I will preface this by saying I am a relative novice to Access but I have managed to develop some basic databases. I have some working knowledge of expressions and macros but VBA is still a bit of a mystery to me.

I have a problem that is simple to visualise mentally but seems to be quite a challenge to implement in a database (at least for me :)). I work in a program which involves calling clients on a daily basis who are typically elderly and living alone who have various health issues which render them potentially vulnerable to sudden adverse health events. We need to improve our management of our daily call roster which involves determining each day whether clients need to be called or not based on two basic conditions:

  1. Pre-selected regular days the client has established not to be called. (e.g. no call Mon, Wed, Fri etc.)
  2. Ad-hoc changes to call days (going into hospital, away on holiday from date to date etc.).

I initially started the project by incorporating a multivalue field in the Clients table which makes it easy to select or deselect days, but when it comes to developing an expression to filter the list for any particular day it is proving to be a challenge.

I then considered a "DaysOfWeek" table which could be referenced by a junction table "ClientCallDays". The challenge is in being able to resolve any resulting query to only one result for each client each day.

I am now considering including yes/no fields for each day of the week, which is easy then to deal with in a form or IIF query with OR operators nested (e.g. "If today falls between dateX and dateY or is selected in the Yes/No field corresponding to Today, then don't call, otherwise call") but may violate normalization.

2 Answers 2


Generally speaking, I find it less confusing to use positive terms in design. Here it would mean storing "can call" days rather than "no call" days. Up to you, of course, but it may be worth considering.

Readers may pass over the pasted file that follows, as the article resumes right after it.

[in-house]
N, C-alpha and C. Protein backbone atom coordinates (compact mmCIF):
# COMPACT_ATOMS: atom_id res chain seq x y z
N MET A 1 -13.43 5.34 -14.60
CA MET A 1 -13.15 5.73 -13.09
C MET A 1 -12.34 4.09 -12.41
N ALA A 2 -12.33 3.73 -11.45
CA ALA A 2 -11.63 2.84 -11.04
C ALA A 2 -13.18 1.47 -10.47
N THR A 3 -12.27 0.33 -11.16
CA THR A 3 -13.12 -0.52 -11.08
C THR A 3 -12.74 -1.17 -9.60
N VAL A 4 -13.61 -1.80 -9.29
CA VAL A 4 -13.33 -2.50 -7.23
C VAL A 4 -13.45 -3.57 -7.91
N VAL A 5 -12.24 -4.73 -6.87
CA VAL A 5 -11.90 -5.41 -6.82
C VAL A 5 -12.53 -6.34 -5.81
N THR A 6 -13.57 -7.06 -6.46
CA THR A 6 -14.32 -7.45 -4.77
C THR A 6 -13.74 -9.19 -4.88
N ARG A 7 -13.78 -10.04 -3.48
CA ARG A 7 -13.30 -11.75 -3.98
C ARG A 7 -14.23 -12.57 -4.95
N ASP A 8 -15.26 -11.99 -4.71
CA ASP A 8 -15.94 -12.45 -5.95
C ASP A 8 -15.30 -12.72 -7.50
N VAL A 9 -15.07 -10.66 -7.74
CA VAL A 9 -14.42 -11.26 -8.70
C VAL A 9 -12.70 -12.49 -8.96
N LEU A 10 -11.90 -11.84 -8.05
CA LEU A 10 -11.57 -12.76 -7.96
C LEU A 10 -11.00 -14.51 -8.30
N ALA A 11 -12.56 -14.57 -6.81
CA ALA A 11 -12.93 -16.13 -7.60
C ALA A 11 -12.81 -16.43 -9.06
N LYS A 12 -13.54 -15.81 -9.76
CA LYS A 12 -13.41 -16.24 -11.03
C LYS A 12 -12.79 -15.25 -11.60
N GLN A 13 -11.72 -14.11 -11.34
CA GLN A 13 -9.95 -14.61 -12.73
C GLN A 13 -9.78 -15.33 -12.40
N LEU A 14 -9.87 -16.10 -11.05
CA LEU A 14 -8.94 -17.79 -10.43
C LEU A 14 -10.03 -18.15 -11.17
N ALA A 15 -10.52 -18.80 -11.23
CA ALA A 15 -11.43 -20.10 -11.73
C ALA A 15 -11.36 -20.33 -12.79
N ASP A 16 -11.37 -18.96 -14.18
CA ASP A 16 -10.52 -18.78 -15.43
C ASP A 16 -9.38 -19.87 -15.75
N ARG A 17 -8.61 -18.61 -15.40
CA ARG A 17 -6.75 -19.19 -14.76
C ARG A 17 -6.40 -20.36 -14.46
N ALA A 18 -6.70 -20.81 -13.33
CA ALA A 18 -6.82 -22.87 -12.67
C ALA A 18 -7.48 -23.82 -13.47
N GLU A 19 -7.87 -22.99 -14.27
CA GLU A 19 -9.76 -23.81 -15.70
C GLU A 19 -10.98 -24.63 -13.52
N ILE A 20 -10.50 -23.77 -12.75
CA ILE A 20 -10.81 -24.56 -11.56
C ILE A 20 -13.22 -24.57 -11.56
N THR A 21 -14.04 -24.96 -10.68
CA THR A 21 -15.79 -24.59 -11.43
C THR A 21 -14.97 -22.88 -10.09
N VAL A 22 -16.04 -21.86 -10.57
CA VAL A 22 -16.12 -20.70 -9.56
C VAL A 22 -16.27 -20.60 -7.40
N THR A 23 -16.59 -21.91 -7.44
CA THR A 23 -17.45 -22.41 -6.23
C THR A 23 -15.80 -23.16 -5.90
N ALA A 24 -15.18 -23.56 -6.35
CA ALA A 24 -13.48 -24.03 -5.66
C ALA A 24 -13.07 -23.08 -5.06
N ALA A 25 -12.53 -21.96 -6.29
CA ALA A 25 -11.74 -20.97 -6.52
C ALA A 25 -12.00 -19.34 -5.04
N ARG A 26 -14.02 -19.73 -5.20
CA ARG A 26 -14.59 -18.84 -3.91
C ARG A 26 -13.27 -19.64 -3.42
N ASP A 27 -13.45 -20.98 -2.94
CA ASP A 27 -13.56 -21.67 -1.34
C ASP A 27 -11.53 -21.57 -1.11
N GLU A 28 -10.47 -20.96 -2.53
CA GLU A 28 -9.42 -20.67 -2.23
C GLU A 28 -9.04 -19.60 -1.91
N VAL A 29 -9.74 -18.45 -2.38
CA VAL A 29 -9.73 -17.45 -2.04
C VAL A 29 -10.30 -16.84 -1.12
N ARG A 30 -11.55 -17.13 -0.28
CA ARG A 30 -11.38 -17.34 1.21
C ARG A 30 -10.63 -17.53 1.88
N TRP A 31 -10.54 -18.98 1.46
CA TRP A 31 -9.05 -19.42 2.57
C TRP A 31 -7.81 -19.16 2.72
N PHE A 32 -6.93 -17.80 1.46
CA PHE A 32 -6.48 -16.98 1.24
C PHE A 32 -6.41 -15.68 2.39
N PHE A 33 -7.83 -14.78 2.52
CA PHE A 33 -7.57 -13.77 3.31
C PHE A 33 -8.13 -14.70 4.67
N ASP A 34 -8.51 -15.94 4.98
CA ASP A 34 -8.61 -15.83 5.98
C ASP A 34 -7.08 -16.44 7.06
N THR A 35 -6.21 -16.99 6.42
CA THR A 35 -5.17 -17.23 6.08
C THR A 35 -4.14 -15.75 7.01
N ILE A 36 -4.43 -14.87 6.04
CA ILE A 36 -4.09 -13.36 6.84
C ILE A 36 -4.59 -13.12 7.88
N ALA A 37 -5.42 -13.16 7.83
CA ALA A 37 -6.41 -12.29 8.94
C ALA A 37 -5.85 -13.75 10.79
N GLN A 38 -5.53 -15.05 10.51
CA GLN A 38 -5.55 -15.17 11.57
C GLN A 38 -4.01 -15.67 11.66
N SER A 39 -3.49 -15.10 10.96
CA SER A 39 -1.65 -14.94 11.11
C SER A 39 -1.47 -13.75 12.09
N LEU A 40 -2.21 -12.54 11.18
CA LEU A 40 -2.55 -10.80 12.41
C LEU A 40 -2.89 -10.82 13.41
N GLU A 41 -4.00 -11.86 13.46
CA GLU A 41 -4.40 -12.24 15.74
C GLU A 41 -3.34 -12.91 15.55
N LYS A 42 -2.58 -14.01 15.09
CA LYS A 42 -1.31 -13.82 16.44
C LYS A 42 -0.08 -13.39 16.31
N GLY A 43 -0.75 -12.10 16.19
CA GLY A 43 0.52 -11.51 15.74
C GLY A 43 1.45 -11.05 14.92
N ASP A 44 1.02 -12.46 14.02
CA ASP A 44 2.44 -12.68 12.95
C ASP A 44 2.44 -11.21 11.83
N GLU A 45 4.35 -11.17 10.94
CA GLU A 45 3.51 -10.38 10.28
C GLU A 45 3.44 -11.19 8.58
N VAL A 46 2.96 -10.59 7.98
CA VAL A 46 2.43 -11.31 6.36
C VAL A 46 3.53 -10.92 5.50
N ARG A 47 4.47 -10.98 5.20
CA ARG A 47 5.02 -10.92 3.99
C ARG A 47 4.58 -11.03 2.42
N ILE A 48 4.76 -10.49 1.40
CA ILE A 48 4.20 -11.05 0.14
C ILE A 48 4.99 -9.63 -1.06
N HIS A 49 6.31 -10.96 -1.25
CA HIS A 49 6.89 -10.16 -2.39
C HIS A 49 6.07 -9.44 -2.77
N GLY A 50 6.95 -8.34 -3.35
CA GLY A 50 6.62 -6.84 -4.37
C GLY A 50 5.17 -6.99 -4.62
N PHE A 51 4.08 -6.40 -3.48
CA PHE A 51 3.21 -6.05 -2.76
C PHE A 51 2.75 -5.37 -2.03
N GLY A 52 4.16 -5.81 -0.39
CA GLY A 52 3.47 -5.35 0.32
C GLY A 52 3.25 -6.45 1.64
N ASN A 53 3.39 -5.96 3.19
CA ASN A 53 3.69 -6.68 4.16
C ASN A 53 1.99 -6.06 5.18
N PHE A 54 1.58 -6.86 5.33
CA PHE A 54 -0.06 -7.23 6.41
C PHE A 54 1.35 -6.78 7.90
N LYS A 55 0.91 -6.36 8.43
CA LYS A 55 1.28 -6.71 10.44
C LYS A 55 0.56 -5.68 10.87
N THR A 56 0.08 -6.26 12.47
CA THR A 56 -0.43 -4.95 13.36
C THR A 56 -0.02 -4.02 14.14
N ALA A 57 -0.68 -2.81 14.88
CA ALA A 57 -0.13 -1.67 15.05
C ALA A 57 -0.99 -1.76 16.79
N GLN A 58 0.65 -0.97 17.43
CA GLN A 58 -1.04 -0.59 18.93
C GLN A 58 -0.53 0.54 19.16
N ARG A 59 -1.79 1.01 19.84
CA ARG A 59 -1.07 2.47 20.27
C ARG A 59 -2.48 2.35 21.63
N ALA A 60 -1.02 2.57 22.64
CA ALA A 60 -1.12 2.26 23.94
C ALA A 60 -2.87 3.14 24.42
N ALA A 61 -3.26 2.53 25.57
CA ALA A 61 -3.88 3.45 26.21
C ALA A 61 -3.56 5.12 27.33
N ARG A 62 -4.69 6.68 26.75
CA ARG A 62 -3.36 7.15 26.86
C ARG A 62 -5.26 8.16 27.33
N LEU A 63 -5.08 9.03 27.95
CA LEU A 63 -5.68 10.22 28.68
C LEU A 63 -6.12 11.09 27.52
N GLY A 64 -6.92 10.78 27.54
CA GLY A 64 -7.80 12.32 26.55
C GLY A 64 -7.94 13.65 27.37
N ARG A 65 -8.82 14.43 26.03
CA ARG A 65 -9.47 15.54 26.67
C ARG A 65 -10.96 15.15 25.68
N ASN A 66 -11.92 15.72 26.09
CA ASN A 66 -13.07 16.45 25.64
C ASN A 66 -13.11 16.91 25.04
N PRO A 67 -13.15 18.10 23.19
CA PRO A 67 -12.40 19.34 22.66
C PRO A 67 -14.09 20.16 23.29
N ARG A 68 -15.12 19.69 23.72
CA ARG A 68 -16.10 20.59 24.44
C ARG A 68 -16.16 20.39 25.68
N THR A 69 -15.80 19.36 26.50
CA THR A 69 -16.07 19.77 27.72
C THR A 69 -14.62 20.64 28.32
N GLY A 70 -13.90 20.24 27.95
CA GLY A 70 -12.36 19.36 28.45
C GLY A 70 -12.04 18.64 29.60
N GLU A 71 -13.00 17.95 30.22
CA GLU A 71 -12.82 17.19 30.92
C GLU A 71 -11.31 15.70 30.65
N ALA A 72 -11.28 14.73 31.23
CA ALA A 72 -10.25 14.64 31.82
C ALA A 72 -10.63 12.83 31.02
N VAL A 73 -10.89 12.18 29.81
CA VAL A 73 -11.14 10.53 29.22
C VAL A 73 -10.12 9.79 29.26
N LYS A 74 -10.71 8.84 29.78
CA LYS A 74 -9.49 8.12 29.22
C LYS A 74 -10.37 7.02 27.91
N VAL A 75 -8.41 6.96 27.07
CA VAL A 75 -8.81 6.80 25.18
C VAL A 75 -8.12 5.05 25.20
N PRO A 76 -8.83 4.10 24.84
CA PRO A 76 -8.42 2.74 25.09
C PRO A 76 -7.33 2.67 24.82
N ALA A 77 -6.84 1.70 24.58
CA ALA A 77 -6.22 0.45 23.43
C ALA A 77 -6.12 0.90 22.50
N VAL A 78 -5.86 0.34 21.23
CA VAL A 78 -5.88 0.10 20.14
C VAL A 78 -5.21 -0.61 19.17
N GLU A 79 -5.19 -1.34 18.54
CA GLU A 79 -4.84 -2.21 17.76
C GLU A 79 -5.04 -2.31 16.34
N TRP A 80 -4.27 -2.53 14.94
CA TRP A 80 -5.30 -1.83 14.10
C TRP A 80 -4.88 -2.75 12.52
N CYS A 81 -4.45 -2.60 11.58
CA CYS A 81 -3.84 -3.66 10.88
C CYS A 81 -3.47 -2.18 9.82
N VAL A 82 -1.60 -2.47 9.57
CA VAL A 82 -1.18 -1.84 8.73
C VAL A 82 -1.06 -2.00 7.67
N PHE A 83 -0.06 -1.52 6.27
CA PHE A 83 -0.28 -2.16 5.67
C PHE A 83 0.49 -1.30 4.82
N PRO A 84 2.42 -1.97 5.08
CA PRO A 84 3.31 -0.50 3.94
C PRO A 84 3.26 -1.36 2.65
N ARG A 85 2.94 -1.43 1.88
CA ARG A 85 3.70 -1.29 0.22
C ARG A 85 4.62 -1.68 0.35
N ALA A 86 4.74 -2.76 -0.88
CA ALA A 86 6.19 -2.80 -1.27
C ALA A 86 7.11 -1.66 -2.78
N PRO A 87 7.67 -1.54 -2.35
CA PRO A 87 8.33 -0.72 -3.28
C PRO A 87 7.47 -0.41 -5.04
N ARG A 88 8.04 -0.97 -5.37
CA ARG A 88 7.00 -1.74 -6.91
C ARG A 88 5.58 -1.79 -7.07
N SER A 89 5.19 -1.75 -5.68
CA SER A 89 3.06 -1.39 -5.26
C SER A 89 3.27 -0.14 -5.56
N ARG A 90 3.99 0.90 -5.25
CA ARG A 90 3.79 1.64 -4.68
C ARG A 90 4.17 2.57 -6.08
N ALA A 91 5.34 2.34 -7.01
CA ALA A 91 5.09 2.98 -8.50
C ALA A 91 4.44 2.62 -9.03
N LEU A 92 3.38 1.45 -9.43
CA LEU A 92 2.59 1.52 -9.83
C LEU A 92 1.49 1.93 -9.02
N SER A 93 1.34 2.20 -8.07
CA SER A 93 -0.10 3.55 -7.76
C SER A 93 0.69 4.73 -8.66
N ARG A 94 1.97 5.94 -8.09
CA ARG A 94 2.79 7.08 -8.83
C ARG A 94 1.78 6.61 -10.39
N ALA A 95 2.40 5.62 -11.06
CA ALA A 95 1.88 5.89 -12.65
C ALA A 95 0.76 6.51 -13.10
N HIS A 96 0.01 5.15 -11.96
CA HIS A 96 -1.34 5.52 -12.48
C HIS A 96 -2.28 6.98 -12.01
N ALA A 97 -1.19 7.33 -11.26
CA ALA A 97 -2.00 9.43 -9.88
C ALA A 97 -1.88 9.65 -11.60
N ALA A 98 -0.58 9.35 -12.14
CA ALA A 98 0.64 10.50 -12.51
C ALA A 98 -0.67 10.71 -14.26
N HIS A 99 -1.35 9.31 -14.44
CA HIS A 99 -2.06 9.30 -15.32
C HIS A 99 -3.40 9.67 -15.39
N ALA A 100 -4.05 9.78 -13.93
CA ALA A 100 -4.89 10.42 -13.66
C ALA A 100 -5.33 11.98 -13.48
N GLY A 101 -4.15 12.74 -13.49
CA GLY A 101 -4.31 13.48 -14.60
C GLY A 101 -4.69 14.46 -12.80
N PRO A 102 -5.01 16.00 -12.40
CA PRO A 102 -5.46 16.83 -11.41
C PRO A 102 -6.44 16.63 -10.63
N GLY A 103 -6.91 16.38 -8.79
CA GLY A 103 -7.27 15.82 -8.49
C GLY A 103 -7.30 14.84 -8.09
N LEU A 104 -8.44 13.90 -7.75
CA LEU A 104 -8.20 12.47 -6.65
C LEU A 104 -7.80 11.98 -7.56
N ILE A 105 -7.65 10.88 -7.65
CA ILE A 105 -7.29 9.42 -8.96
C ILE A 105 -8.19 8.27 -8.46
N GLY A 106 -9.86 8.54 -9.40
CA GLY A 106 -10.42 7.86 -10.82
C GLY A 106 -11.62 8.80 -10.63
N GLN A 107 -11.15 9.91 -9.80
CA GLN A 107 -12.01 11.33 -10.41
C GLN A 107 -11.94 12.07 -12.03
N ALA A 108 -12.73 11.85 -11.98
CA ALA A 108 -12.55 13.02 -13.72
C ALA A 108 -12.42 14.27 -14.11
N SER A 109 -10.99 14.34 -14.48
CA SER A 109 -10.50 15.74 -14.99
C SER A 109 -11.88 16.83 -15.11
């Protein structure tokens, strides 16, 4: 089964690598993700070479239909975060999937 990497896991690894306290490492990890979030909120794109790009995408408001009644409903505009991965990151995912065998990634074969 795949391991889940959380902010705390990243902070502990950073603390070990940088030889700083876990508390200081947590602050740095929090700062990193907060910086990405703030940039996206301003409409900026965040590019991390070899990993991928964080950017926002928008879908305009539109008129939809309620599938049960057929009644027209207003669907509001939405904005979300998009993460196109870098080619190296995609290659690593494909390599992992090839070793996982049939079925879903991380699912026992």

If you were to normalise fully you would have a Person table and a Day table with values "Monday", "Tuesday" .. "Sunday" and a Callable table with values (Andy, Monday), (Andy, Tuesday), (Bobbie, Tuesday), (Bobbie, Friday), for example. I think the risk of new weekdays appearing is sufficiently small that you can denormalise the days into Person withont worrying.

Going that route, however, complicates your query as you have to compare each "day" column explicity against today's date. If you use the fully normalised form you can employ the EXISTS syntax in a generic way. Your query then becomes (in pseudo code, sorry I don't have a copy of Access to test with)

select Distinct
from Person
where exists
  (select ..
   from Callable
   where Callable.PersonName = Person.Name
   and Callable.Day = DayName(<your date here>)
and not exists
  (selcet ..
   from Holiday
   where Holiday.StartDate <= <your date here>
   and Holiday.EndDate >= <your date here>
   and Holiday.PersonName = Person.Name)
  • 1
    Thanks Michael. Yes I think that having a discreet table for Days would be better. I have a long way to go in learning Access and coding is not yet in my skillset. I thought that having 7 unique columns which cannot realistically change would not violate normalisation too much, and is easy for me with my level of knowledge to work with. I can set up a separate query for each day and call it qryMondayCalls etc. I can then set up a command button on a form with a macro to run which ever query corresponds to today's Weekday. This might be basic, but if it works I will be happy!
    – stevekos07
    Jul 31, 2015 at 11:52

Sounds like you need a proper CRM (: For the days of the week I think you have it right, have a column for each day of the week and if a day is a "no call day" you check it off. Your query would then say, "ok it's Monday who can I call?".

As far as the adhoc days (on vacation etc). You may just want to have a notes field that shows on each record on the call list. This can be reviewed before calling and modified or skipped based on the content of the note.

  • 1
    As far as "best setup" goes again I'd go with a CRM product like SugarCRM. BUT otherwise my next choice would be to go with something like MySQL. Honestly though if technical resources are tight and your list isn't HUGE you really could just do this in an Excel sheet (gasp).
    – Matt D
    Jul 30, 2015 at 16:00
  • Another CRM is not an option. This should not be such a difficulty in Access. The application I am dealing with must be not that uncommon. Think of a newspaper delivery application where customers have newspapers delivered some days and not others, or a sales round management situation where some customers get calls on regular days and not other days etc.
    – stevekos07
    Jul 31, 2015 at 1:16

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